Soma (Body)

Orthodoxy’s traditional triage first rules in or rules out somatic causation. It answers the question, is the cause in a physical body system? If so, medical interventions of the day are prescribed. Substance abuse, neurological problems, paralysis, and other physiological causes have always been viewed as reasons for a disturbance in the somatic category. Material treatments follow material diagnostic conclusions in Eastern Orthodox psychotherapy. This does not rule out intercessory prayer and divine intervention; it simply means physical ailments are sensibly addressed by appropriate medical intervention.

Somatic causes can be of two kinds. First, a medical condition might originate within the body due to a problem of processes or substances, called endogenous illness (endo genous, “produced within”). This is the first part of somatic causation that must be ruled in or ruled out (differential diagnosis). Aging and congenital conditions, for example, result in endogenous conditions.

Second, and in contrast to endogenous conditions, an exogenous illness is produced from outside the body (exo genous, “produced outside”), such as an environmental toxin. Get rid of the toxin, resolve the condition—the problem is not within the organism but outside of it. A special case of exogenous causation for the mental-behavioral health field iatrogenic illness, which is a doctor-induced condition (from Greek iatros + genos, “physician-born”). For example, iatrogenic problems commonly come about due to the unrecognized side effects of psychiatric prescription drugs.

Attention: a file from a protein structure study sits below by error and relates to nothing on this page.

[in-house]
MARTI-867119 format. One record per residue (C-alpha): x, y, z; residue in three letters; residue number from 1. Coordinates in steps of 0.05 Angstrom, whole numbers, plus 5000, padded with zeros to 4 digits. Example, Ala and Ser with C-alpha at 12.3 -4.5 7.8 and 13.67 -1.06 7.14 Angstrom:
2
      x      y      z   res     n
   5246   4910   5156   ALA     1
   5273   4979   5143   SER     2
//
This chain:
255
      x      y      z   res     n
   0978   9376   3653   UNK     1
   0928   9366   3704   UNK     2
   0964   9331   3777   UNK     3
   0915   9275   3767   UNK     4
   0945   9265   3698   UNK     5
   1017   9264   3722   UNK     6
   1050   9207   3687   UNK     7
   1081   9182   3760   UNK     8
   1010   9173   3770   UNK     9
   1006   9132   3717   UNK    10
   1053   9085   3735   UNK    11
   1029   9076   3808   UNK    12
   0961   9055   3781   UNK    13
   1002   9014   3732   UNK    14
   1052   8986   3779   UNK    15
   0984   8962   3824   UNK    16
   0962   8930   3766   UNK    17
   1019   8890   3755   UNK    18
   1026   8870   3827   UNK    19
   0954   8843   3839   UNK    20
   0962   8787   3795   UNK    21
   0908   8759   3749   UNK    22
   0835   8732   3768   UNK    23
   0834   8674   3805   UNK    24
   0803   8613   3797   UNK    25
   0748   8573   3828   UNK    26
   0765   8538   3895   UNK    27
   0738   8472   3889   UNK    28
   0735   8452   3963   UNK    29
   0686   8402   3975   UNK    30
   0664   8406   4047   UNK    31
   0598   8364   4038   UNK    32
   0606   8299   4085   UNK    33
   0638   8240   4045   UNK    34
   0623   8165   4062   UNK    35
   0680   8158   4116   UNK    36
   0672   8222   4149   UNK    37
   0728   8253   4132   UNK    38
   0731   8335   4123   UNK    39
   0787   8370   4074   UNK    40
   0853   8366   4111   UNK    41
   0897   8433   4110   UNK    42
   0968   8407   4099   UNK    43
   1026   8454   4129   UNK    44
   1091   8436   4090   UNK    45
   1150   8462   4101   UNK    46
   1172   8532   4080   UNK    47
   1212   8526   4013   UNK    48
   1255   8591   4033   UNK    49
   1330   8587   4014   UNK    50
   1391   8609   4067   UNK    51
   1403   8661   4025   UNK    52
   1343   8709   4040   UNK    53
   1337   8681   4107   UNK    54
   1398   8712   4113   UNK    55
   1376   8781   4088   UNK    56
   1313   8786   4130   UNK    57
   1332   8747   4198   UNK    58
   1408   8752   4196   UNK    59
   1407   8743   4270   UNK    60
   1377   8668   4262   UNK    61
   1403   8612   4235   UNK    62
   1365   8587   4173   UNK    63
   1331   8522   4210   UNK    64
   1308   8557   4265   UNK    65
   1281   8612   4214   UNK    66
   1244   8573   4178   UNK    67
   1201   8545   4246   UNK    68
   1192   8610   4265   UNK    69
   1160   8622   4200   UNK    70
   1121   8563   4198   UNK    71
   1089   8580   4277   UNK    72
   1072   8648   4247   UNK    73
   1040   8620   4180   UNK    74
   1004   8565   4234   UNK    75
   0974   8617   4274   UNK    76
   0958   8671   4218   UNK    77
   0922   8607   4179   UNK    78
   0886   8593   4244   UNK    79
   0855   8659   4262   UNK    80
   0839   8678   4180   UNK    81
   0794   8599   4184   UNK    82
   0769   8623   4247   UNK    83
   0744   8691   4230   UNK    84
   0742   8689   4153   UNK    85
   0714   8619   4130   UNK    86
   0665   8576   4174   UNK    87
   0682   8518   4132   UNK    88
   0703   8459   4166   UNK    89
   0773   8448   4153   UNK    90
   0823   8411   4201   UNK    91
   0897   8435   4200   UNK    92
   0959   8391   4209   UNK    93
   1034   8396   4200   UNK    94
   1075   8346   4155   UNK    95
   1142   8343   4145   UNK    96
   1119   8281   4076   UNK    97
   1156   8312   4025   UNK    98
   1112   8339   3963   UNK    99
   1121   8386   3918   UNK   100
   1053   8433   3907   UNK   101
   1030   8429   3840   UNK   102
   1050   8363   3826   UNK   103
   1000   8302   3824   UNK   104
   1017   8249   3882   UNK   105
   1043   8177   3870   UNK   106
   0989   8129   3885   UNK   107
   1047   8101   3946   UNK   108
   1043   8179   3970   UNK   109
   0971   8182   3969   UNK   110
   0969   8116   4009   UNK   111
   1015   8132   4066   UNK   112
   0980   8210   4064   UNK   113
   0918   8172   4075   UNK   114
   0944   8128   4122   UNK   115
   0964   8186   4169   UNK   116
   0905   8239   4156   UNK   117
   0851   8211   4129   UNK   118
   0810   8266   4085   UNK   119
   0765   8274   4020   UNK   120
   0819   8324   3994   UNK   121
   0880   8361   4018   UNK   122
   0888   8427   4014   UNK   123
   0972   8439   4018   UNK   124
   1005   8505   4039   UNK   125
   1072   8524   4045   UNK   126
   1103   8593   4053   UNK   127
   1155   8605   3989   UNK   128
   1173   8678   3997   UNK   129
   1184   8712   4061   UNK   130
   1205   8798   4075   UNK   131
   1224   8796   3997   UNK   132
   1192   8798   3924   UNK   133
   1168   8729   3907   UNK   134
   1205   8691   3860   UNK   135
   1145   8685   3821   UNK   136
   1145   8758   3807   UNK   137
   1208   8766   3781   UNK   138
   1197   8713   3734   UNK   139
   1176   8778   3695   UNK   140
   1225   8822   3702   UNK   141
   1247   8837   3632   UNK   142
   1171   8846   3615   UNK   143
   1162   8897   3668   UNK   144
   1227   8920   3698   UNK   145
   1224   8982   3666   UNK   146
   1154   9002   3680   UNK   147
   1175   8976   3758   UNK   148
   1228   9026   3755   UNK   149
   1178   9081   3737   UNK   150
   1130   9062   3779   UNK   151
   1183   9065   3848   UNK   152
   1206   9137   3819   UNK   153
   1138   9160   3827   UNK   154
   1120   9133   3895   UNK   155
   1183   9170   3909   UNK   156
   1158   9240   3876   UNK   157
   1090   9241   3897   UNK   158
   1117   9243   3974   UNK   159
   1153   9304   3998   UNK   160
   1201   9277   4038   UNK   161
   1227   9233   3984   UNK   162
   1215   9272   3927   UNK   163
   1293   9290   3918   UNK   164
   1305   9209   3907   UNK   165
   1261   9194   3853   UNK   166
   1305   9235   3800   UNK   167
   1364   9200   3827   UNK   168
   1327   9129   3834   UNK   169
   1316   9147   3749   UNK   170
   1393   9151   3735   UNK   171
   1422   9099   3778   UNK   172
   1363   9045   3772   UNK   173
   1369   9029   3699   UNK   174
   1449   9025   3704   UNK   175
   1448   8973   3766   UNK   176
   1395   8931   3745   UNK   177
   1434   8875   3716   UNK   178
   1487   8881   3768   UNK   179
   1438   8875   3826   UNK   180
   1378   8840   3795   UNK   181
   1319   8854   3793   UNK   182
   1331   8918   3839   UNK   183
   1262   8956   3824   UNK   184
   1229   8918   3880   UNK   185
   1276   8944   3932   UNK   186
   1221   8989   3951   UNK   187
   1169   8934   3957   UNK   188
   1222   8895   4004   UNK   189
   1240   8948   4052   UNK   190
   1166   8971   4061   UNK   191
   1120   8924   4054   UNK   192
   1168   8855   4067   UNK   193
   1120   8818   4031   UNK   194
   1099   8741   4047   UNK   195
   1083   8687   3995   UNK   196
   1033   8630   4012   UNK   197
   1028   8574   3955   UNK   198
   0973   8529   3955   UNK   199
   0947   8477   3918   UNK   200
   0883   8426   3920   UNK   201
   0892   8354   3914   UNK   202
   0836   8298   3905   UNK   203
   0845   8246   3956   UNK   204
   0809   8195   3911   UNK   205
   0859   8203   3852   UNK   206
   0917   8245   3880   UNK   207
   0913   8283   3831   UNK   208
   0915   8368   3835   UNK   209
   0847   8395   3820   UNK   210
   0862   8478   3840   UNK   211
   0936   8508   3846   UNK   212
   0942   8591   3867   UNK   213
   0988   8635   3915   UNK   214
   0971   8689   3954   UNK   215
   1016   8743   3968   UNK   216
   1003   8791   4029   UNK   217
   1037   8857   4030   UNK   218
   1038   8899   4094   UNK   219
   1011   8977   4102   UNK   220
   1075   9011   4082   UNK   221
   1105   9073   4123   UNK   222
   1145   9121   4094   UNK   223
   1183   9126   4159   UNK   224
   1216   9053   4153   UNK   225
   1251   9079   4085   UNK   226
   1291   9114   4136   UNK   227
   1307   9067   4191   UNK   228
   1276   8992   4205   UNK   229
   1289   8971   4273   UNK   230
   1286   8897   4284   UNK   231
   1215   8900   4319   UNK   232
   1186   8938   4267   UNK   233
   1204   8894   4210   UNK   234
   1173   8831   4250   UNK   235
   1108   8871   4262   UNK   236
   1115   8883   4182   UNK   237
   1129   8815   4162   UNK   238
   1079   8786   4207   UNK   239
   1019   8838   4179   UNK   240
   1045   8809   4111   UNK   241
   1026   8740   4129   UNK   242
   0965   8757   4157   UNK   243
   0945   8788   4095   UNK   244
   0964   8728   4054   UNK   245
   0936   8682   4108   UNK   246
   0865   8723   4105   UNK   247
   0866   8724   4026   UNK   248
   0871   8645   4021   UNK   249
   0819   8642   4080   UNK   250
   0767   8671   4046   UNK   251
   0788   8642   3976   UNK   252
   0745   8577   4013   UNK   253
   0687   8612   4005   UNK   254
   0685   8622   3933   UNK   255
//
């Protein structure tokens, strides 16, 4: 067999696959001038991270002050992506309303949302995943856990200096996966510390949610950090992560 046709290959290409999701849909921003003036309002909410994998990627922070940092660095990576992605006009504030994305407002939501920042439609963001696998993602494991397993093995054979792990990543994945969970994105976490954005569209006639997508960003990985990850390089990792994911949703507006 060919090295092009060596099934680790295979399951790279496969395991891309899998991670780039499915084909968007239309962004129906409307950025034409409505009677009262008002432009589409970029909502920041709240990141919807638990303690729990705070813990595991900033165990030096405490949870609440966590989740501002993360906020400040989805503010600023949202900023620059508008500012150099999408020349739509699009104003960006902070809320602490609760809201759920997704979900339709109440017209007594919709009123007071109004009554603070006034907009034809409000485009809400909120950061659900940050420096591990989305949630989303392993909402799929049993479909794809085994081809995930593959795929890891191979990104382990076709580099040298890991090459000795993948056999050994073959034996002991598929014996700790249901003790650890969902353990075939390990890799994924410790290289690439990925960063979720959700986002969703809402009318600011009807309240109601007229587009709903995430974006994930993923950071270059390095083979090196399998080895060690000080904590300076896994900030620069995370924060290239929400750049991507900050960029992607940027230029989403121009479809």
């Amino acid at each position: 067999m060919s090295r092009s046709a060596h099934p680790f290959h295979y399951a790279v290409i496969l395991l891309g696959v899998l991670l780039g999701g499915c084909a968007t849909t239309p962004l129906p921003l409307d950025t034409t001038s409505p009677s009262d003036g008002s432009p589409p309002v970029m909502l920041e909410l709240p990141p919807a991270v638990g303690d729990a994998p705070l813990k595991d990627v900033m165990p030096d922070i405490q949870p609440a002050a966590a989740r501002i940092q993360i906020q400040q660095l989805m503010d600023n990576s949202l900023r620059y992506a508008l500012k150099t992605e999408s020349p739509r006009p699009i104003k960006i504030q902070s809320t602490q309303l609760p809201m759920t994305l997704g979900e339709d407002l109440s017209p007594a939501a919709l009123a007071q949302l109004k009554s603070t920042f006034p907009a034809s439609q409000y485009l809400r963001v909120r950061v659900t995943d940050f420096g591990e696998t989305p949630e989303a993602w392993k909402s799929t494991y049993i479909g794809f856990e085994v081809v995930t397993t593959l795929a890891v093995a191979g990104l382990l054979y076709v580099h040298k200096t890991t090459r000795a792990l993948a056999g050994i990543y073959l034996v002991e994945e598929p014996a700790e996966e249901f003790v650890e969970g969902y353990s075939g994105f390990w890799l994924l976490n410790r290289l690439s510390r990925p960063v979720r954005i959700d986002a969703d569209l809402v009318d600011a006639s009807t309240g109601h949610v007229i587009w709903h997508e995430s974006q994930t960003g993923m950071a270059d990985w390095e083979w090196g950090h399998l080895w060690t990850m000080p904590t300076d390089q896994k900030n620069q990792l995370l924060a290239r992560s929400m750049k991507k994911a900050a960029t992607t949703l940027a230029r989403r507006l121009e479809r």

Psyche (Soul)

Once the traditional triage rules out somatic causes (e.g. a neurological disorder), the distinction between material and non-material gets fuzzier. It’s no use claiming triage is an enterprise of unqualified certainty or exact diagnostic calculus. Distinguishing the root cause of a mental-emotional problem is complex and delicate if not impossible in some cases. But Orthodox psychotherapy can handle the challenges and ambiguity. In the Orthodox view of human nature, the body and soul (soma and psyche) together compose the human person. The soul is the vitalizing force of the body; the body manifests the soul’s actions and intentions. What affects the body affects the soul and vice versa.

Consider all of this in an ancient, clinical case study. Saint John Chrysostom (5th c.) once wrote to a despondent man named Stagirius. He suffered from suicidal ideations and was apparently possessed by a demon. As an enlightened therapist, however, St. John counseled the following: